This article appeared in the November/December 1982 issue of Today, CompuServe's magazine for CIS subscribers.
by James Davenport
The most popular programming language on all microcomputers is BASIC, which is what usually comes with the computer when you buy it. However, a computer cannot directly execute a BASIC program; it can only execute a set of predefined primitive instructions (machine code). The computer must translate the BASIC statements into the appropriate machine language instructions. This is usually done by a BASIC interpreter which looks at each BASIC keyword as it is encountered and executes the machine instructions necessary to perform the correct function. This can cause your program to run considerably slower than it would if it were written in machine code. It is often necessary to have a section of a program execute faster then BASIC can execute it. The solution is to have that portion of the program written in machine code to have it execute as fast as possible.
The problem then becomes how to write the machine language code. You could figure out exactly what it is that you need done and write the appropriate binary instructions and poke them into memory. This is very difficult to even think about doing and is almost impossible to do without making a mistake. To help alleviate this problem, the machine code instructions are given abbreviations called mnemonics. A program written in these mnemonics is called an assembly language program. However, the computer cannot directly execute assembly language either. The assembly language program must also first be translated into the correct binary values which the computer can execute. This process is called “assembling” the source code and is performed by an “assembler.”
There are several methods to produce machine code from assembly language source statements. Each method has its advantages and disadvantages. Three methods of assembling source code into machine code are described here.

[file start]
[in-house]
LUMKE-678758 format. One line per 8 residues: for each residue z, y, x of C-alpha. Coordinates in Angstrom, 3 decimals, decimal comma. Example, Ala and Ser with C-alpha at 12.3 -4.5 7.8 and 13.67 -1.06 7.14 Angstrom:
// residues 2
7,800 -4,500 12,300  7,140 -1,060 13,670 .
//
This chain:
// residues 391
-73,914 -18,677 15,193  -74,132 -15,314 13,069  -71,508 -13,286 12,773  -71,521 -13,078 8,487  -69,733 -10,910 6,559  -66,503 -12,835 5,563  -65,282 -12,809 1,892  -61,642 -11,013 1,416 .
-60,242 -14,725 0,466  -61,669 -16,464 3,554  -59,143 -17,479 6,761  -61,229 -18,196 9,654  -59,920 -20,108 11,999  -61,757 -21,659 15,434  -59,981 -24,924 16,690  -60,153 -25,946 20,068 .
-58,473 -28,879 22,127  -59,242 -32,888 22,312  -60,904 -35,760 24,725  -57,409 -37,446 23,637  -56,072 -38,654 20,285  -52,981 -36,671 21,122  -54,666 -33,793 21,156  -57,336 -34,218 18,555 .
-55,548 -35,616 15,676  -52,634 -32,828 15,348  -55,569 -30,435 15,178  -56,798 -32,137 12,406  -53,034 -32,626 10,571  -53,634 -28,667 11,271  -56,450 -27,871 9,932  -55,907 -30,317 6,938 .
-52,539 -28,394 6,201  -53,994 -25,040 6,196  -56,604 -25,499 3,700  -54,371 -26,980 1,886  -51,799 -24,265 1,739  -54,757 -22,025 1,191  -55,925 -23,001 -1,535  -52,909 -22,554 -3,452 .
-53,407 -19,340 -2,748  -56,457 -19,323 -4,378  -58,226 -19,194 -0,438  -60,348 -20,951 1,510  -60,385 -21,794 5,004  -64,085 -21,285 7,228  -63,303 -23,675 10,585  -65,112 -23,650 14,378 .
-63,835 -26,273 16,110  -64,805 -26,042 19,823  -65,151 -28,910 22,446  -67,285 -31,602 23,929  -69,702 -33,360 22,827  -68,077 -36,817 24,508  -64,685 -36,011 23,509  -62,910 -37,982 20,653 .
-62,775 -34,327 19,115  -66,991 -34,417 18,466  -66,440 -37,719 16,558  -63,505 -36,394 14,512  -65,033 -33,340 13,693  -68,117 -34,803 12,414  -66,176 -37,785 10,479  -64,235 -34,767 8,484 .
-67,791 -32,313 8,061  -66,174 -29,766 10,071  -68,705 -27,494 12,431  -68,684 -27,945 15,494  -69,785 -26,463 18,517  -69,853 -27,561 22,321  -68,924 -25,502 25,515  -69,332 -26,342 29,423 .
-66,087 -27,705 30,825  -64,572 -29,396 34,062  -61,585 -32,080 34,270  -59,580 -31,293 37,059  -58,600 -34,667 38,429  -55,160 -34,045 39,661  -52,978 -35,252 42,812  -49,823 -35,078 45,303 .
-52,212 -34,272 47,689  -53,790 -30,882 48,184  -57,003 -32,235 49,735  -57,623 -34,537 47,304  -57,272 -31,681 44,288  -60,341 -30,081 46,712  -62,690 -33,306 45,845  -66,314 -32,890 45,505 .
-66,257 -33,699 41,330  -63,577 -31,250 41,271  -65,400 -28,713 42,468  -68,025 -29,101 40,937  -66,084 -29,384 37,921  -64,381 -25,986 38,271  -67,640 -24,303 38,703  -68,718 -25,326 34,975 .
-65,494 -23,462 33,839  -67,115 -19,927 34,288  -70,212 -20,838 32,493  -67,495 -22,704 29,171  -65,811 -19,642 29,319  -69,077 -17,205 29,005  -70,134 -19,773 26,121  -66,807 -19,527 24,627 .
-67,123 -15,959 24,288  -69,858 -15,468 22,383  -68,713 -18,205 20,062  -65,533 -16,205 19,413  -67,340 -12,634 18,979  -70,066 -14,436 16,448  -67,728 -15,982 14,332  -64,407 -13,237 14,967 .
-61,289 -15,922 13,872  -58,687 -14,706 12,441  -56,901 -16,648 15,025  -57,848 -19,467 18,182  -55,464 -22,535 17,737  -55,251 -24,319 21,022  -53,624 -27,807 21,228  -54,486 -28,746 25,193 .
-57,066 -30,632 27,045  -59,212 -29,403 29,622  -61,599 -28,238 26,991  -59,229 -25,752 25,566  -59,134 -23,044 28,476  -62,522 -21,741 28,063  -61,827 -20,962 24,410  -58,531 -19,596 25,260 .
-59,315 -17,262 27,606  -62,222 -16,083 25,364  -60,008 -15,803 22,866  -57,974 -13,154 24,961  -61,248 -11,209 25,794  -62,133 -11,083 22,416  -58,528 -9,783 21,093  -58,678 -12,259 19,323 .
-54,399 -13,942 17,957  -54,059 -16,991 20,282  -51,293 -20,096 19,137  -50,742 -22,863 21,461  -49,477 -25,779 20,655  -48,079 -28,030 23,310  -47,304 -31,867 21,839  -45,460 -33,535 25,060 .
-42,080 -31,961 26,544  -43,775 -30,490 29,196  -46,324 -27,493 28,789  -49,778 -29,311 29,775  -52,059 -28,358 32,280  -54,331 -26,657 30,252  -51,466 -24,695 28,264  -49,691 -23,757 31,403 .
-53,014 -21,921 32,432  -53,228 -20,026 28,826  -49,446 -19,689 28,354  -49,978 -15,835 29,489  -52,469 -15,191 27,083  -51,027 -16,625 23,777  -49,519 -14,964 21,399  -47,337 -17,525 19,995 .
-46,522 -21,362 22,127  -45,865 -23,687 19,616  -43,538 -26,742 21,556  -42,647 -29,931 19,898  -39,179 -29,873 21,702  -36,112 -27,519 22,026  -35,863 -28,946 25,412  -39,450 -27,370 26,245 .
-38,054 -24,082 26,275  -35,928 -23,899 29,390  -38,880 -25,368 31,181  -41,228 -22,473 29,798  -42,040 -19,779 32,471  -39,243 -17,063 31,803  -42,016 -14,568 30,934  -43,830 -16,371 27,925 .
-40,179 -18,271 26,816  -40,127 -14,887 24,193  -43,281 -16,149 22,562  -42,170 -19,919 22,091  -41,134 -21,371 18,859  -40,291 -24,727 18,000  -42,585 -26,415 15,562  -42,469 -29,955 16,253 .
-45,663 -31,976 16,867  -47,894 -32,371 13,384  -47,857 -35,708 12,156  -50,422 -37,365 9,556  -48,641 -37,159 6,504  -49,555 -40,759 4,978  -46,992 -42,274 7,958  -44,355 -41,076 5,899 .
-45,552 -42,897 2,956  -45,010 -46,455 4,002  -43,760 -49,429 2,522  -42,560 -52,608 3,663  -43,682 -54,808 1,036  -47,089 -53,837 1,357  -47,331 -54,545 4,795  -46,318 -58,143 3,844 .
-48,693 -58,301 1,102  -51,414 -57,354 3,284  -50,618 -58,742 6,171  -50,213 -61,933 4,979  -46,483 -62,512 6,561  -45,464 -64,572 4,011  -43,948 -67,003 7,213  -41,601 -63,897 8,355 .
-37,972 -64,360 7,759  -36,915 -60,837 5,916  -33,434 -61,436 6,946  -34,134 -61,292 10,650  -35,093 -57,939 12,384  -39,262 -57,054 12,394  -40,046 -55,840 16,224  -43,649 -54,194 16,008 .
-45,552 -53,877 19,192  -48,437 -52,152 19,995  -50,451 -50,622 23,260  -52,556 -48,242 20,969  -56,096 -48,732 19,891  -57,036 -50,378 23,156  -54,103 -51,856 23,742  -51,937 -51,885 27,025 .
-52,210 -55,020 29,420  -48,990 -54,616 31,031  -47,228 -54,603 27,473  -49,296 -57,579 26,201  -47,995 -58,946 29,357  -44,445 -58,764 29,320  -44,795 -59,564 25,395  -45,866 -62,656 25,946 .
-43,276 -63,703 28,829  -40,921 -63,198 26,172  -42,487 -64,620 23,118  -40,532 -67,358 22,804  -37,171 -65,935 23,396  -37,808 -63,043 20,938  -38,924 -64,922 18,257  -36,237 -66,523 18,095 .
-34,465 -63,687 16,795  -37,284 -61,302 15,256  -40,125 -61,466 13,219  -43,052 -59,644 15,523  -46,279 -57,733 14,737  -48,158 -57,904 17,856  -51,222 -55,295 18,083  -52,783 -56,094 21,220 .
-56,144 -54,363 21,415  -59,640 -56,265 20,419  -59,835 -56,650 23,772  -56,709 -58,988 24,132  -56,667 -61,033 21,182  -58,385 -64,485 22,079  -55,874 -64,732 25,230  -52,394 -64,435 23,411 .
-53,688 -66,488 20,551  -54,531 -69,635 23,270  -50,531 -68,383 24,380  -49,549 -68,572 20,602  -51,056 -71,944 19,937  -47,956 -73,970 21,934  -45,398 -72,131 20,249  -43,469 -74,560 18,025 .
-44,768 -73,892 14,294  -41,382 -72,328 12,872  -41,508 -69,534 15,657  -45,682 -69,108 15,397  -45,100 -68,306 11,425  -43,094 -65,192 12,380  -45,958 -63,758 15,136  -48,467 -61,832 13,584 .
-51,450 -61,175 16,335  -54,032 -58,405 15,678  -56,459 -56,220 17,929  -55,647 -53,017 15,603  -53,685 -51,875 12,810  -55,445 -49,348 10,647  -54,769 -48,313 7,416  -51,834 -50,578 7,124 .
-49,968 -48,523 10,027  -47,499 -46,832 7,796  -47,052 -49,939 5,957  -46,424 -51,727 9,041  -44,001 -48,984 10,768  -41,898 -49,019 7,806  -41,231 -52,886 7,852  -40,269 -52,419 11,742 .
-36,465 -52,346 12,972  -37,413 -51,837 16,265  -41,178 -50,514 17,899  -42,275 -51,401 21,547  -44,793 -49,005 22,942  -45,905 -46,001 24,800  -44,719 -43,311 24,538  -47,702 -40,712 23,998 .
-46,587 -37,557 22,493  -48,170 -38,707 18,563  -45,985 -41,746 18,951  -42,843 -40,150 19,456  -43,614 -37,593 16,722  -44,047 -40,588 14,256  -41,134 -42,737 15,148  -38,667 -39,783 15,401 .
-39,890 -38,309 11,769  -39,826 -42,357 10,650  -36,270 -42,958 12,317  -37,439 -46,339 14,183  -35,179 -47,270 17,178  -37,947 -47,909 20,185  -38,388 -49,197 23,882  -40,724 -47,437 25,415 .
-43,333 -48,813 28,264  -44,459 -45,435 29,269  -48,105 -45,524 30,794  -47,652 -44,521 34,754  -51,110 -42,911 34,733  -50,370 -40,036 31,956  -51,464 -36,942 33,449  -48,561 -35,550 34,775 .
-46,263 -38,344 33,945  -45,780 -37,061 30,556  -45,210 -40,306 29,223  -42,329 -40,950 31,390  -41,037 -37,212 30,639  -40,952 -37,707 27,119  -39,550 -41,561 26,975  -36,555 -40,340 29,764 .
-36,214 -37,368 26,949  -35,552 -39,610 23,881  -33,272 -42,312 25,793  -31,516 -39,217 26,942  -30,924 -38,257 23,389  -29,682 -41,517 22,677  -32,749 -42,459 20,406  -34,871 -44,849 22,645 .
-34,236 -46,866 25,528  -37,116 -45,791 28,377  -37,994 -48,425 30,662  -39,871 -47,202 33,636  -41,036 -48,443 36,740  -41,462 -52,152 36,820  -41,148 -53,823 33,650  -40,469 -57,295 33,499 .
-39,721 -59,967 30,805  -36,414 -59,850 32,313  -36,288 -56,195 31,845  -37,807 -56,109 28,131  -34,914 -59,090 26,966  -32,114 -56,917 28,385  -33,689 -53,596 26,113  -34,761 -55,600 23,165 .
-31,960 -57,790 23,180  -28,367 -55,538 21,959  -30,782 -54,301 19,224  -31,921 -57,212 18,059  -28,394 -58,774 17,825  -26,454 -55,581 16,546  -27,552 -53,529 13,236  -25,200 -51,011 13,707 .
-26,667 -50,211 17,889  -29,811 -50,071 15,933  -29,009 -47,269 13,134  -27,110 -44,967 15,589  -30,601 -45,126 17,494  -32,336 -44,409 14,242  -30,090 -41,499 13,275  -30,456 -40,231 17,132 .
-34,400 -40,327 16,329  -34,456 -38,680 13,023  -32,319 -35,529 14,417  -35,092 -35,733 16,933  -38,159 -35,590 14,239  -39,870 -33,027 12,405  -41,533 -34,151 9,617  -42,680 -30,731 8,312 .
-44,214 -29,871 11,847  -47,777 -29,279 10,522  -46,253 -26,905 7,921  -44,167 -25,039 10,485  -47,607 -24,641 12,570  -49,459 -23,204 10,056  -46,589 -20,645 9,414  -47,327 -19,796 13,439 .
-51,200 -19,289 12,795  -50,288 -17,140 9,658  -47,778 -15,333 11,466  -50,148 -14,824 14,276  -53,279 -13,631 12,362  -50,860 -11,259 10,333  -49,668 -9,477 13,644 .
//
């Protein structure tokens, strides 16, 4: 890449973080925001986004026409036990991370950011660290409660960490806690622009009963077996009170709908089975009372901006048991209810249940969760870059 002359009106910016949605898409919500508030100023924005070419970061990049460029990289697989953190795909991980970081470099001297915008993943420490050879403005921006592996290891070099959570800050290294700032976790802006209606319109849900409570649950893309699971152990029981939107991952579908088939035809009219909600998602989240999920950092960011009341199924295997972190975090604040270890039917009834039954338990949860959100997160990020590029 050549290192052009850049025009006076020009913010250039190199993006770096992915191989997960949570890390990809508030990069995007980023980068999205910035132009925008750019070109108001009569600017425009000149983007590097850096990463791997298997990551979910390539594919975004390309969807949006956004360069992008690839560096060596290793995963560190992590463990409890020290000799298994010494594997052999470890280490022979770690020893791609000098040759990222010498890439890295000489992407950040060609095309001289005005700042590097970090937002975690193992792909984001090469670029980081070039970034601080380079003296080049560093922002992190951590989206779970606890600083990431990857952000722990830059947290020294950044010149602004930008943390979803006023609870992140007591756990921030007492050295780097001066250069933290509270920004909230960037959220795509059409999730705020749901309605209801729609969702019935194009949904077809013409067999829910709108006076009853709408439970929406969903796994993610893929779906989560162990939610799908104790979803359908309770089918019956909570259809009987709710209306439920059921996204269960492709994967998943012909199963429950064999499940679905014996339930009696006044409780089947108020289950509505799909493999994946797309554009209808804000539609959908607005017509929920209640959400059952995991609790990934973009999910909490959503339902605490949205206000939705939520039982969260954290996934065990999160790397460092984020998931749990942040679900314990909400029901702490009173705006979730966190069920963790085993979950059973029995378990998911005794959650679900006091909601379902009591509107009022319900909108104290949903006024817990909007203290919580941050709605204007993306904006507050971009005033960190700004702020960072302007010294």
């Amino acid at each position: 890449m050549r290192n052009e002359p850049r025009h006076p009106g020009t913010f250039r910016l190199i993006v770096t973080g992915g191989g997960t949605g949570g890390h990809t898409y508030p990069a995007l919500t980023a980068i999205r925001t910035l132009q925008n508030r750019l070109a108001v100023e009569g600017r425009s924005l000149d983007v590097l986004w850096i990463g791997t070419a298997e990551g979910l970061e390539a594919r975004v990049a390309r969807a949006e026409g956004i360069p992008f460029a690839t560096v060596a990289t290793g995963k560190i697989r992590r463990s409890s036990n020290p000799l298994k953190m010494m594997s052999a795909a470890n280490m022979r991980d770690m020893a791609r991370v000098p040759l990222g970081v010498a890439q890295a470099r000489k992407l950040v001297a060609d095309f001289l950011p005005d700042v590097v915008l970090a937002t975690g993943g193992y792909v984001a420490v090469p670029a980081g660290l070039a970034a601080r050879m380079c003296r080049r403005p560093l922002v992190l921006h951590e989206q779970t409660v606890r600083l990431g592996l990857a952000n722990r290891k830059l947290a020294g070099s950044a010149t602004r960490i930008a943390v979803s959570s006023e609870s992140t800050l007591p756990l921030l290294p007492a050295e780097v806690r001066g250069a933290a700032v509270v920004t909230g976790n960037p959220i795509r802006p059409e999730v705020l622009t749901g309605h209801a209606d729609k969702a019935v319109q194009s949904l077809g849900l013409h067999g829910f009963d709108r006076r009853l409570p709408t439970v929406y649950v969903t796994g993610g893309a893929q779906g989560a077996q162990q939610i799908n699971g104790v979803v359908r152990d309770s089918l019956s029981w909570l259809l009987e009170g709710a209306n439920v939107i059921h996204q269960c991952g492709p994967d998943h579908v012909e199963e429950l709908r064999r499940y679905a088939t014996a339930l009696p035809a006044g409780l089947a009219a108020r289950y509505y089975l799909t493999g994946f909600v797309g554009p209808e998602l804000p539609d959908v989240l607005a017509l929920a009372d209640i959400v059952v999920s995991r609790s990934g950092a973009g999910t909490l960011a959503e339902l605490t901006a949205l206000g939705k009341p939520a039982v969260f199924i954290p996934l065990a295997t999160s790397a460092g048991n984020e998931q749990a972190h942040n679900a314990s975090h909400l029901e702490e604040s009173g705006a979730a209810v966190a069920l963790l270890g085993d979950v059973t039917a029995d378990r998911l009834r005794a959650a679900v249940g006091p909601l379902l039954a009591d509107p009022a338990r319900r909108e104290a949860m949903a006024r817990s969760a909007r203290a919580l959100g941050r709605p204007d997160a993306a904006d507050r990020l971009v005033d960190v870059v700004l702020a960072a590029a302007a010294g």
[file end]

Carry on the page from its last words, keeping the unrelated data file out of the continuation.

You can go through by hand, looking up the values of the assembly language mnemonics in a table of machine codes and calculating address offsets. This is very tedious and usually leads to errors. Simple changes, such as adding another instruction in the middle, are very difficult to make. This method requires no investment except for your time and frustration.
Another method of translating assembly language into machine code is to buy an assembler for your microcomputer. This can range from a small investment ($30) to a several hundred dollar investment. The assembler usually comes with an editor of some sort to let you enter and edit assembly language source statements. For this reason it is sometimes called an Editor/Assembler. Assemblers have the advantage that you can assign names (labels) to memory locations or statements. Since the assembler calculates all address offsets when the program is assembled, using labels makes it easy to add another instruction in the middle of existing code.
One of the major disadvantages of using an assembler on your computer is that you are usually limited to the size of the program you can assemble. Since the assembler runs in your machine, you must have the assembler, your assembly language source program, and sometimes the resulting machine code in your computer's memory at the same time. This can severly limit the size of your program. It can also restrict where your program can reside in memory.
If you only want to write several small programs in assembly language, it may not be cost-effective to buy a powerful assembler.
Another method of assembling is to use a cross assembler. A cross assembler assembles machine code for a processor other than what it is running on. For example, a cross assembler might run on a Z-80 but translate an assembly language program written in 6502 mnemonics to 6502 machine code. The Z-80 could never execute the program it assembled. The object code would first have to be transferred to a 6502 before it could be executed. A cross assembler does NOT translate a Z80 assembly language program to machine code for a 6502; it runs on a processor which is different than the processor for which it is assembling machine code.